Betrayal: How Black Intellectuals Have Abandoned the Ideals of the Civil Rights Era

After Hearing Dr. Baker on NPR, I decided to purchase his book Betrayal: How Black Intellectuals Have Abandoned the Ideals of the Civil Rights Era.  I am in the process of reading it now. Here is a question for you:  Are black intellectuals doing enough?  Should they be working on the ground as well as in the academia? 


The N Word: Who Can Say It, Who Shouldn’t and Why-by Jabari Asim


In 2003, Randall Kennedy’s book Nigger started an intense conversation about the use and implications of that epithet. The N-Word moves far beyond Kennedy’s short, provocative book by tracing the symbiotic growth of the n-word and racism in America over the past 400 years. Charting this parallel track reveals how the slur has reflected—and enhanced—bigotry. Asim pinpoints Thomas Jefferson as the source of our enduring image of the “nigger.” In a seminal but now obscure essay, Jefferson marshaled a welter of pseudo-science to define the stereotype of a shiftless child-man with huge appetites and stunted self control. Asim then reveals how nineteenth-century “science” colluded with popular culture to amplify this slander. What began as false generalizations became institutionalized in every corner of our society: the arts and sciences, sports, the law, and the streets.

 Here is a recent interview that Asim did on WUSA channel 9 news. Video

To Sir, with Love- Edward Ricardo Braithwaite


 Many have never heard of this man. I must admit up until today I knew nothing about him, or that the movie which stared Sidney Poitier.  Please read his bio.  He was on the Joe Madison show this morning and he is local; right here in Washington, DC!!  He is truly amazing.  He gave a speech on blacks and education which had me raise up from my seat.  He is a brilliant intellectual who does not get the recognition he deserves.  His memior is called To Sir, with Love

Bury that Sucka!: A Scandalous Love Affair with the N-word


Bury That Sucka! explores and examines what makes the African American community the epitome of an incredible paradox. On the one hand, there is this unbelievable love affair with the word nigger-at the same time, when used by a non-black, the word suddenly becomes an insult. A self-inflicting, mental genocide is the road that the community appears to be traveling down…prompting an appeal to the black community to bury the N-word.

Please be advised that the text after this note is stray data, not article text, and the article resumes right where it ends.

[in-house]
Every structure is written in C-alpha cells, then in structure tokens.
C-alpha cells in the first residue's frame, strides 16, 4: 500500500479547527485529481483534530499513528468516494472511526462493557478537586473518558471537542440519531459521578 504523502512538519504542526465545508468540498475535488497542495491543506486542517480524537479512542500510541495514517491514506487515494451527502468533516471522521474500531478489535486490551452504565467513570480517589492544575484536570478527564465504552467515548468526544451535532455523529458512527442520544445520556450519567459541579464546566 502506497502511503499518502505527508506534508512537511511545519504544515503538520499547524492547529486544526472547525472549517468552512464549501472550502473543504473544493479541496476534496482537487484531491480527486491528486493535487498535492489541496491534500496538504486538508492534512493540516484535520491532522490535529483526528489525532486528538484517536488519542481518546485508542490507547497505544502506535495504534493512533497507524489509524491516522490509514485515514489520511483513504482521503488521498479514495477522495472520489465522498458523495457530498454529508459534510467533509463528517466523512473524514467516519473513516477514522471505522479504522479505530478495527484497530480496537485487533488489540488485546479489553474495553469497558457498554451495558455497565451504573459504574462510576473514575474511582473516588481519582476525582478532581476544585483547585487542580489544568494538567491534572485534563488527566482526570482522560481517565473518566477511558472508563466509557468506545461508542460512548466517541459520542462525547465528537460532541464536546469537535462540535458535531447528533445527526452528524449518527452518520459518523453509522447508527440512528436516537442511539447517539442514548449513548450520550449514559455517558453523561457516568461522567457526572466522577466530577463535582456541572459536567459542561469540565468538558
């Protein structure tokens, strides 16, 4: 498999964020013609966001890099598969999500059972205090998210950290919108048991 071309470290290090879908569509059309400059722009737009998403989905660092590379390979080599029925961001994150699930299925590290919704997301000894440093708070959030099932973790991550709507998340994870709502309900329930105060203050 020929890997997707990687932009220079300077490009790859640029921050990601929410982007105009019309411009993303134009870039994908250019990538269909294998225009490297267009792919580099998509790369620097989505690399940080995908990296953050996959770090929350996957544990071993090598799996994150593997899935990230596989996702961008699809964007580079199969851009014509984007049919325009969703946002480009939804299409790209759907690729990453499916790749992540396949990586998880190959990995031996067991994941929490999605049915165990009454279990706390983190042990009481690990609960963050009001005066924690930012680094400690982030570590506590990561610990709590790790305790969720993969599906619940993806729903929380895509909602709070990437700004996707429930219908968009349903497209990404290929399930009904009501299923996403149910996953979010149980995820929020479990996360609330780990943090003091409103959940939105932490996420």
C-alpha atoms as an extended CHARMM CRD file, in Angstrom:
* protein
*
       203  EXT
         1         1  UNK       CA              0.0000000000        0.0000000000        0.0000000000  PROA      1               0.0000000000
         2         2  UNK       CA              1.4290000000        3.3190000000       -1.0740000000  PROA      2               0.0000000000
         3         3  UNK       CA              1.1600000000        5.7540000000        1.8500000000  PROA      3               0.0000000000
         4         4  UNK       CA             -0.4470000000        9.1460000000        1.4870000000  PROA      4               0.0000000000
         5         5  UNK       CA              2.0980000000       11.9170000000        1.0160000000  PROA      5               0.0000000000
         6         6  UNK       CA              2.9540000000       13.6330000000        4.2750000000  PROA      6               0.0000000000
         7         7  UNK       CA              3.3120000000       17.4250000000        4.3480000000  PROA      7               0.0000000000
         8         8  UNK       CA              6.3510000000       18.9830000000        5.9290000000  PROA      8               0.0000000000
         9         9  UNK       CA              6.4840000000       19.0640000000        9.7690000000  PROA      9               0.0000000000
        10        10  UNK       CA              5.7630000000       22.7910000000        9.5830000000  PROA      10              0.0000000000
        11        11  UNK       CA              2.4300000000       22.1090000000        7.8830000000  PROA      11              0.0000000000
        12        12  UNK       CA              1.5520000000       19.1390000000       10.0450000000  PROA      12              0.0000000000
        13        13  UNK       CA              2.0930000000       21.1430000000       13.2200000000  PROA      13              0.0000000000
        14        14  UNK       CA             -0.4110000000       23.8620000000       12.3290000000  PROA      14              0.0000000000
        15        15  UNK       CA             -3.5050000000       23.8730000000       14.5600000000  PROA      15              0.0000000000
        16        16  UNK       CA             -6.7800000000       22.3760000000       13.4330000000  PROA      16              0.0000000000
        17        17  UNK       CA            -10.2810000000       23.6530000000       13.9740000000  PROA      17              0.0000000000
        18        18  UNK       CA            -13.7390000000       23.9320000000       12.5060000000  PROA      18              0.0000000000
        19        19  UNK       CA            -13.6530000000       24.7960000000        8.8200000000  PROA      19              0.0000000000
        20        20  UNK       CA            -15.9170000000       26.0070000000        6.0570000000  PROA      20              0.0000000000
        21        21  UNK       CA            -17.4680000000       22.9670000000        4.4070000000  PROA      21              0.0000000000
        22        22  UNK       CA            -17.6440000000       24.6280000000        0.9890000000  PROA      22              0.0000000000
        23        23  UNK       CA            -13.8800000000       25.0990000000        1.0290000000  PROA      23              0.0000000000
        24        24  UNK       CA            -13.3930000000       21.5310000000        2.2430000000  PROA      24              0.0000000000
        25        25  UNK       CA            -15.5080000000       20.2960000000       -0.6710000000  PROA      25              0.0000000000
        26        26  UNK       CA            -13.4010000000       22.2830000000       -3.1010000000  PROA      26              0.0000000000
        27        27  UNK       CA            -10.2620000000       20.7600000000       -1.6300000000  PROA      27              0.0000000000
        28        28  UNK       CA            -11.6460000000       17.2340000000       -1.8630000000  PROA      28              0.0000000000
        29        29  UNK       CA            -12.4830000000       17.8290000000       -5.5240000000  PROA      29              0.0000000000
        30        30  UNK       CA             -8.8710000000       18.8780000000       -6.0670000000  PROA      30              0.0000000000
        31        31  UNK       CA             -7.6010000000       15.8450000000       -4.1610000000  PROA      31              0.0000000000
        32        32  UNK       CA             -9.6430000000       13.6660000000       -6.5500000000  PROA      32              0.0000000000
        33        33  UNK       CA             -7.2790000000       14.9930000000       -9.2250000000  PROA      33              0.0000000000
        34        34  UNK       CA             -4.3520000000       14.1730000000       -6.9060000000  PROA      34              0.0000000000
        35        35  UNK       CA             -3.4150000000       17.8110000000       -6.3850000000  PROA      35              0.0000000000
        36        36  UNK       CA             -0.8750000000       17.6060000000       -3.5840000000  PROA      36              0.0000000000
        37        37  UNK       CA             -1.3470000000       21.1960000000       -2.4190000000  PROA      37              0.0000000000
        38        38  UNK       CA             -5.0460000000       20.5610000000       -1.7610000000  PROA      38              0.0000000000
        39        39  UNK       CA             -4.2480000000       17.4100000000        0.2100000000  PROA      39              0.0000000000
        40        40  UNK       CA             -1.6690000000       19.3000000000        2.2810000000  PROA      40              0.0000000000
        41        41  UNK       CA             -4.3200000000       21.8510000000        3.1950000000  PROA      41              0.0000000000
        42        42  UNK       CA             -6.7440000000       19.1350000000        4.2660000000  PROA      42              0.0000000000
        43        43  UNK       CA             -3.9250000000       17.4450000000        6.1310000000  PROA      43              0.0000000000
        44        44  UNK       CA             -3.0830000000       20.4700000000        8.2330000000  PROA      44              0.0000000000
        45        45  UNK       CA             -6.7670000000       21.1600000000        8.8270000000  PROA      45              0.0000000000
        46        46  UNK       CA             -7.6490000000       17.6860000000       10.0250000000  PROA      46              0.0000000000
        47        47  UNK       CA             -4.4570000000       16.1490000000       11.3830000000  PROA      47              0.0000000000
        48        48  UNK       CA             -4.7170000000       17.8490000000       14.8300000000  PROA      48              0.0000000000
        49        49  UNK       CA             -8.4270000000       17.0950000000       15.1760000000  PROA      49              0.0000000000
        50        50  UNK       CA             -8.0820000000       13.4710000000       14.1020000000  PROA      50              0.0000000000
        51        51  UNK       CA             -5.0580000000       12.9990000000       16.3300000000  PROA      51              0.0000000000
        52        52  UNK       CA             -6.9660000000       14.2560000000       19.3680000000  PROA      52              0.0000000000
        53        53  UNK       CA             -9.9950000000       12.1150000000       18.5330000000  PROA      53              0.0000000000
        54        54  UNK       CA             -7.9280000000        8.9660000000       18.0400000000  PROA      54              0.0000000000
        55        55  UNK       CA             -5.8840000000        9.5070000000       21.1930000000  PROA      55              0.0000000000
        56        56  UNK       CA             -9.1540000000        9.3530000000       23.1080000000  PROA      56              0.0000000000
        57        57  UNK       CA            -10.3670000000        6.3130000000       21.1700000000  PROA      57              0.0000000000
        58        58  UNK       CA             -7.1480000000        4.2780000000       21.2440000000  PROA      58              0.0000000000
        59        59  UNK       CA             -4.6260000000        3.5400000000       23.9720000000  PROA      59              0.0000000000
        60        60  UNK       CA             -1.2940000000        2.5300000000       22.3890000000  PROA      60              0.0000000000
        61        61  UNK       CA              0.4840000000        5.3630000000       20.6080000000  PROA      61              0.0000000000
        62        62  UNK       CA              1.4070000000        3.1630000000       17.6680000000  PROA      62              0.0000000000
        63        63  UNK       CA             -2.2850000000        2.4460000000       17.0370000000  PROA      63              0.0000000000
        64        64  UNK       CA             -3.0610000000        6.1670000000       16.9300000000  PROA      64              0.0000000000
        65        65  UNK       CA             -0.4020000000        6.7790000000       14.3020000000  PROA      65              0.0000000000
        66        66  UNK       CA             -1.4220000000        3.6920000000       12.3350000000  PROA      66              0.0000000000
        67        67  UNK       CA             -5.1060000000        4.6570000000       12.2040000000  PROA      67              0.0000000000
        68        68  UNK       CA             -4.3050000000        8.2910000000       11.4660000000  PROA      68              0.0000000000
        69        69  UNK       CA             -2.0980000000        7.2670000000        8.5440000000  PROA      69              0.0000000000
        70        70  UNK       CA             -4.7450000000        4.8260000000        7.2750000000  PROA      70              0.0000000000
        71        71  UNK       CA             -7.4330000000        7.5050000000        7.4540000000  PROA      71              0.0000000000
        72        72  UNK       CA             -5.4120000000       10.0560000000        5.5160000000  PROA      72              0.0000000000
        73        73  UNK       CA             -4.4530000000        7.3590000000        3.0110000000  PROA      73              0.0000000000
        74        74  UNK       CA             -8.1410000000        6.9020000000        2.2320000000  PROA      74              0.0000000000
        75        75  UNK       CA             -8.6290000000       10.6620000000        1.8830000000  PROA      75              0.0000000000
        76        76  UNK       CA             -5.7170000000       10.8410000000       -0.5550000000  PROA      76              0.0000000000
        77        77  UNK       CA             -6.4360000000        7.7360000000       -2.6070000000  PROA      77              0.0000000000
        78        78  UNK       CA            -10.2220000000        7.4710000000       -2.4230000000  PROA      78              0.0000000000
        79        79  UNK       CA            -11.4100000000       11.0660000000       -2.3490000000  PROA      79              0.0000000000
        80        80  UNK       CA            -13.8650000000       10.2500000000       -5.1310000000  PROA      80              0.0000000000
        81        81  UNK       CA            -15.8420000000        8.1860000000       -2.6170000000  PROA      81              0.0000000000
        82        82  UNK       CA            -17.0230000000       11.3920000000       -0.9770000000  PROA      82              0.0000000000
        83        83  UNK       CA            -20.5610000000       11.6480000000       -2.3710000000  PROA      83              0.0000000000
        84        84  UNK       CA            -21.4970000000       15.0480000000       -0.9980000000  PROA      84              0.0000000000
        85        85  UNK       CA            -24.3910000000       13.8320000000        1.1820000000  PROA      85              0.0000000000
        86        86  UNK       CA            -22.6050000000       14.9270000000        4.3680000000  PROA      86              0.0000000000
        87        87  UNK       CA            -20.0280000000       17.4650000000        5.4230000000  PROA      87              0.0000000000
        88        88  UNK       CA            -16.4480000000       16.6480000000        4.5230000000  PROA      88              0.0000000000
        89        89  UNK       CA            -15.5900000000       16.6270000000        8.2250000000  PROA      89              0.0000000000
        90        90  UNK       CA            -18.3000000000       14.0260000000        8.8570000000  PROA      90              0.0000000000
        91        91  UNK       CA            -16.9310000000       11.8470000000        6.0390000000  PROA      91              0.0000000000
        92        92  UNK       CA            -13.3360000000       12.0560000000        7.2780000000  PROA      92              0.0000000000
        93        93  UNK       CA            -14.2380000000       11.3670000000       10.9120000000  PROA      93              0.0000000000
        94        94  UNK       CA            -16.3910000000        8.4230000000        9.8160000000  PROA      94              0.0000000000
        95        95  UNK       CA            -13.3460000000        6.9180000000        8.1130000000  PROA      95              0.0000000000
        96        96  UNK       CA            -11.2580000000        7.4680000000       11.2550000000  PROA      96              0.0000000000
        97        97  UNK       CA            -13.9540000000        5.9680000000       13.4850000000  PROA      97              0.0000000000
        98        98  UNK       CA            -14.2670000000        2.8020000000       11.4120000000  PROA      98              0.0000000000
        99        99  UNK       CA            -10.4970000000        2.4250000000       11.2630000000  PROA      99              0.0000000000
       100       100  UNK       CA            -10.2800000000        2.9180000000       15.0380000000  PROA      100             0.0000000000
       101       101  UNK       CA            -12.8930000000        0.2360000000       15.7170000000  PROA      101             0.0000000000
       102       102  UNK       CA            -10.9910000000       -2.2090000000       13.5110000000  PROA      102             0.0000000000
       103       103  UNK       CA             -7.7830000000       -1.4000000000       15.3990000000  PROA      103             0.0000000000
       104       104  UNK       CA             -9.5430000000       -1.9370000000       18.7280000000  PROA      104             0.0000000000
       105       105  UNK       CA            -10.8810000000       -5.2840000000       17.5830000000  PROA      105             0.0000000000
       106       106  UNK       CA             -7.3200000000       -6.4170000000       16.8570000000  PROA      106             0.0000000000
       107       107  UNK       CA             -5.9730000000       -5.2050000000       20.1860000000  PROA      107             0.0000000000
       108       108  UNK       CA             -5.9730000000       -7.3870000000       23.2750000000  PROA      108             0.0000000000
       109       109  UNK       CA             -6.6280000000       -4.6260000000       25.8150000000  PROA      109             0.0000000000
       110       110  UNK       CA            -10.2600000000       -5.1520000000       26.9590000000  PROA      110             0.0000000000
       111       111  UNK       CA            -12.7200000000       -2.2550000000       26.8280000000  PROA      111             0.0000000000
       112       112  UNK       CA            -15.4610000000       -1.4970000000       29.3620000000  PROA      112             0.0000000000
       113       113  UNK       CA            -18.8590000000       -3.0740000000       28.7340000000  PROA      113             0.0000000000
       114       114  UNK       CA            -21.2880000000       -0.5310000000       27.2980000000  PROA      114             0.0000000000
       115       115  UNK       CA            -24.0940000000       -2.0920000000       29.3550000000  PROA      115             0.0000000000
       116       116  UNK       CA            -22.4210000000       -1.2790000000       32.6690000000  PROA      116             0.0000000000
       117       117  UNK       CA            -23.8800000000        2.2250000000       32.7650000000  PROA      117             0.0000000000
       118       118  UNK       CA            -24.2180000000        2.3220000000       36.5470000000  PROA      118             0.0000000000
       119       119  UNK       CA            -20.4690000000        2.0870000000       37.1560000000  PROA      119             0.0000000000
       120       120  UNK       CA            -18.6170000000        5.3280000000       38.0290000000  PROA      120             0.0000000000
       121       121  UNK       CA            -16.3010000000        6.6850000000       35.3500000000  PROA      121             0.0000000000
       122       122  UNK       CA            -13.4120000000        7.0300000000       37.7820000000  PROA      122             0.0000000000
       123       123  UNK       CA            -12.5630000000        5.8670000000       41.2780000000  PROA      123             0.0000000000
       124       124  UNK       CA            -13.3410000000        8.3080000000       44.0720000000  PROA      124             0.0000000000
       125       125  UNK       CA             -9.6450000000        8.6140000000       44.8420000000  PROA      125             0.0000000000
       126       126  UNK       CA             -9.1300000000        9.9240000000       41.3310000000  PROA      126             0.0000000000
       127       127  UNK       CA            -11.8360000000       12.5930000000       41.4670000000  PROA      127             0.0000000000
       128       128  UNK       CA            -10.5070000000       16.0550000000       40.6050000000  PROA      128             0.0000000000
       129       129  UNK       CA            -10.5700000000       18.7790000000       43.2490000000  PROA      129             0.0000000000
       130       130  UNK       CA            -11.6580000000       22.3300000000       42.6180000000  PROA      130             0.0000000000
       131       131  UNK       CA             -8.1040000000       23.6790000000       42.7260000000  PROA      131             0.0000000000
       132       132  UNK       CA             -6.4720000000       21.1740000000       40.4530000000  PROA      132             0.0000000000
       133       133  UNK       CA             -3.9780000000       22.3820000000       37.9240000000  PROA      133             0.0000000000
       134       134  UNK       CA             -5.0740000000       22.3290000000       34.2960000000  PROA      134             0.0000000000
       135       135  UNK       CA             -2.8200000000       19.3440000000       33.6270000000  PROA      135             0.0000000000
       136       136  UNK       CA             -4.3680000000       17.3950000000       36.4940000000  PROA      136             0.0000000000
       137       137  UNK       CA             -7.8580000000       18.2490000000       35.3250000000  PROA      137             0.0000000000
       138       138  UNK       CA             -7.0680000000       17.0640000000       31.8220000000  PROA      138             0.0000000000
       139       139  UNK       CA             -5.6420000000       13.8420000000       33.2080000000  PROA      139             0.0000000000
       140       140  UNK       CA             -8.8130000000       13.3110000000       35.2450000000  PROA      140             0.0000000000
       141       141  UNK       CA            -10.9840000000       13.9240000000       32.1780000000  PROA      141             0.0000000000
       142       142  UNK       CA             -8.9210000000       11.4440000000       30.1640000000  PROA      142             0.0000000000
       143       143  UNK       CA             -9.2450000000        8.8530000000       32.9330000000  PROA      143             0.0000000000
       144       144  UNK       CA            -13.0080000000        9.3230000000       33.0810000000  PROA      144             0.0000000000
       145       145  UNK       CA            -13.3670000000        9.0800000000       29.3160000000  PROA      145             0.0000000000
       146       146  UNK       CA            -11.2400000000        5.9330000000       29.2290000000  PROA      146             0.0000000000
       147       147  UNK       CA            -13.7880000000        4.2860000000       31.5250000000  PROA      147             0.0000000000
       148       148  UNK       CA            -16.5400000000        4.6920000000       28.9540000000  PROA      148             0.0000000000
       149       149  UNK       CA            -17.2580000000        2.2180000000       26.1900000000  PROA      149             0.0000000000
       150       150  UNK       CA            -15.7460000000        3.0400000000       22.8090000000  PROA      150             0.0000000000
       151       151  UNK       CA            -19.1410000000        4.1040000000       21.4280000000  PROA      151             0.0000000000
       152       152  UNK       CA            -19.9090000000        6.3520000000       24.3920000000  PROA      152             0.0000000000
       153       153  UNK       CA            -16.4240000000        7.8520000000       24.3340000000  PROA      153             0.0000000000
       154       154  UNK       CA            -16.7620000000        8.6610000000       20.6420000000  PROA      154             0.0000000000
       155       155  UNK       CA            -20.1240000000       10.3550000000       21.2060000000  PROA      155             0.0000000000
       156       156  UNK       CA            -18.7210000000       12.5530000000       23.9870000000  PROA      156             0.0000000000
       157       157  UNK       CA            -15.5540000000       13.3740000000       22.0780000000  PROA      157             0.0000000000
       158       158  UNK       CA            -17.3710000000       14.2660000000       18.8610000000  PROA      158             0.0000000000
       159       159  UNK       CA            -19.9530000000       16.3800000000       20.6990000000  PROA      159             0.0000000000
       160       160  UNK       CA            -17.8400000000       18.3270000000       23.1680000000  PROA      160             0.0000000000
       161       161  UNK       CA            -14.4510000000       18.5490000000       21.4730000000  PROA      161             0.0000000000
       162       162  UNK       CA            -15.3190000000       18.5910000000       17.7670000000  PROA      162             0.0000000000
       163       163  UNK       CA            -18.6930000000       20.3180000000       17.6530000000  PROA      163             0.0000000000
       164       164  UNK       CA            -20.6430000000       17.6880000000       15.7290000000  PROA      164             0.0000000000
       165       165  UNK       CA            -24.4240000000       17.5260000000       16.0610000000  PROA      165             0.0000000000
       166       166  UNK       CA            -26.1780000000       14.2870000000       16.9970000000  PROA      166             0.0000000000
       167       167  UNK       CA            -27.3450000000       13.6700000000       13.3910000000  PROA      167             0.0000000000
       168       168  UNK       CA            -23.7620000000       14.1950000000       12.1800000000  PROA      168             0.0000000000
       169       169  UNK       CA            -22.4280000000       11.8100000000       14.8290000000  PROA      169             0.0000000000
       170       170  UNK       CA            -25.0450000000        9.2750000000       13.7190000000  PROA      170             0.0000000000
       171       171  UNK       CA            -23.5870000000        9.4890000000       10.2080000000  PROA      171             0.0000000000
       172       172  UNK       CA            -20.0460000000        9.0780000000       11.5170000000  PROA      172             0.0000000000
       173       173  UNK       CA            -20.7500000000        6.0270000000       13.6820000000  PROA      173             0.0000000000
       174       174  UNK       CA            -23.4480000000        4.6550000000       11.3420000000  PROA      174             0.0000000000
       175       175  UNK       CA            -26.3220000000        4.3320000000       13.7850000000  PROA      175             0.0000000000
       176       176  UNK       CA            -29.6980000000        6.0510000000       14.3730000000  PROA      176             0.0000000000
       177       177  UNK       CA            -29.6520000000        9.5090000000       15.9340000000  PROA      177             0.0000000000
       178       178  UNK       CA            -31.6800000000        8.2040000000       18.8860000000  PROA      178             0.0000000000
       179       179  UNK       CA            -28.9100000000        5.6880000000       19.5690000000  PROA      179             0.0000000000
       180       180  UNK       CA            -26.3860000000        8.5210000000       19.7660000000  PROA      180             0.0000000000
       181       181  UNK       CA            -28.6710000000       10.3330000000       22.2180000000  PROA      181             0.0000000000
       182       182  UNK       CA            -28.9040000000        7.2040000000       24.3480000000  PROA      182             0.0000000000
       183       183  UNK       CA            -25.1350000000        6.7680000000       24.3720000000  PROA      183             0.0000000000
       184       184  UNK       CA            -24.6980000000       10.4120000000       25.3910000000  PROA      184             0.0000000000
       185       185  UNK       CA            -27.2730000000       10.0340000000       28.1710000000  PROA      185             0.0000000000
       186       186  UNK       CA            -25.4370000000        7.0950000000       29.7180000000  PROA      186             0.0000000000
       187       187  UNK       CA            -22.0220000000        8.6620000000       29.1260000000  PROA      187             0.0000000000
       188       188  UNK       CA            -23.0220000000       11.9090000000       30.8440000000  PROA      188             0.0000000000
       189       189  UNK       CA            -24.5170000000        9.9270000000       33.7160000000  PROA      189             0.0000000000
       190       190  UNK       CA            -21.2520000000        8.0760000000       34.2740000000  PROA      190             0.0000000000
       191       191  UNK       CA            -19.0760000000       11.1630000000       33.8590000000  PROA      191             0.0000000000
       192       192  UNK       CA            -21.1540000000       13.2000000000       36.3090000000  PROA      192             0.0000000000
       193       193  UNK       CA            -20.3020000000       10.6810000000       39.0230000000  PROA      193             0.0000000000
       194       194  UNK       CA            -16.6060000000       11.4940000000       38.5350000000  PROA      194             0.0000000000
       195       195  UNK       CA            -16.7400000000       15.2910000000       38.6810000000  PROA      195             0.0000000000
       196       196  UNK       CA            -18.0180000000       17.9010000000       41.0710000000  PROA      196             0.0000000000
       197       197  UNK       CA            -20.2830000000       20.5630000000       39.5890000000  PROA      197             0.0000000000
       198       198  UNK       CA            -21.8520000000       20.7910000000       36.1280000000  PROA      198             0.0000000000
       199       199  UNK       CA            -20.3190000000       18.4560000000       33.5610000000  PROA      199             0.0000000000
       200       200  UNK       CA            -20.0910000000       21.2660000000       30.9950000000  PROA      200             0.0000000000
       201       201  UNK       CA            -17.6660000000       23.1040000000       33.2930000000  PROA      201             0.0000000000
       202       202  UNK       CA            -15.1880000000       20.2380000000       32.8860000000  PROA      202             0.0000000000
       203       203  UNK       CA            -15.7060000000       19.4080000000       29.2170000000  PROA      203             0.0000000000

Holy Lockdown: Does the Church Limit Black Progress? by Jeremiah Camara


Holy Lockdown addresses the paradox that exists within the Black community. One that reflects the abundance of Black churches coupled with the abundance of Black problems. There are approximately 85,000 predominately Black churches in this country, meaning, we could have 1,700 Black churches in every state!

Holy Lockdown takes a critical and long overdue look at the psychological impact the church and sermonic rhetoric has made on the Black collective, and it explores the possibility of the church as being a contributing factor to many social problems facing Blacks.

State of Denial: Bob Woodward


Bob Woodward’s third book on President Bush is a sweeping narrative — from the first days George W. Bush thought seriously about running for president through the recruitment of his national security team, the war in Afghanistan, the invasion and occupation of Iraq, and the struggle for political survival in the second term. After more than three decades of reporting on national security decision making — including his two #1 national bestsellers on the wars in Afghanistan and Iraq, Bush at War (2002) and Plan of Attack (2004) — Woodward provides the fullest account, and explanation, of the road Bush, Cheney, Rumsfeld, Rice and the White House staff have walked.

War on the Middle Class: How the Government, Big Business, and Special Interest Groups Are Waging War onthe American Dream and How to Fight Back


Now, with War on the Middle Class, Dobbs takes an impassioned and rousing stance on the all-out class war that is turning the American dream into a nightmare.

In a sweeping analysis, Dobbs looks at every aspect of the decline of the middle class—from a lack of political representation to America’s corrupt health-care system—to demonstrate how the gap between America’s newest haves and have-nots is no longer merely financial, but instead includes the erosion of education, employment, government, and community. Dobbs proposes a series of measures to resolve each issue and incite people, whose future is being mortgaged to benefit a powerful few, to preserve their rights and dreams.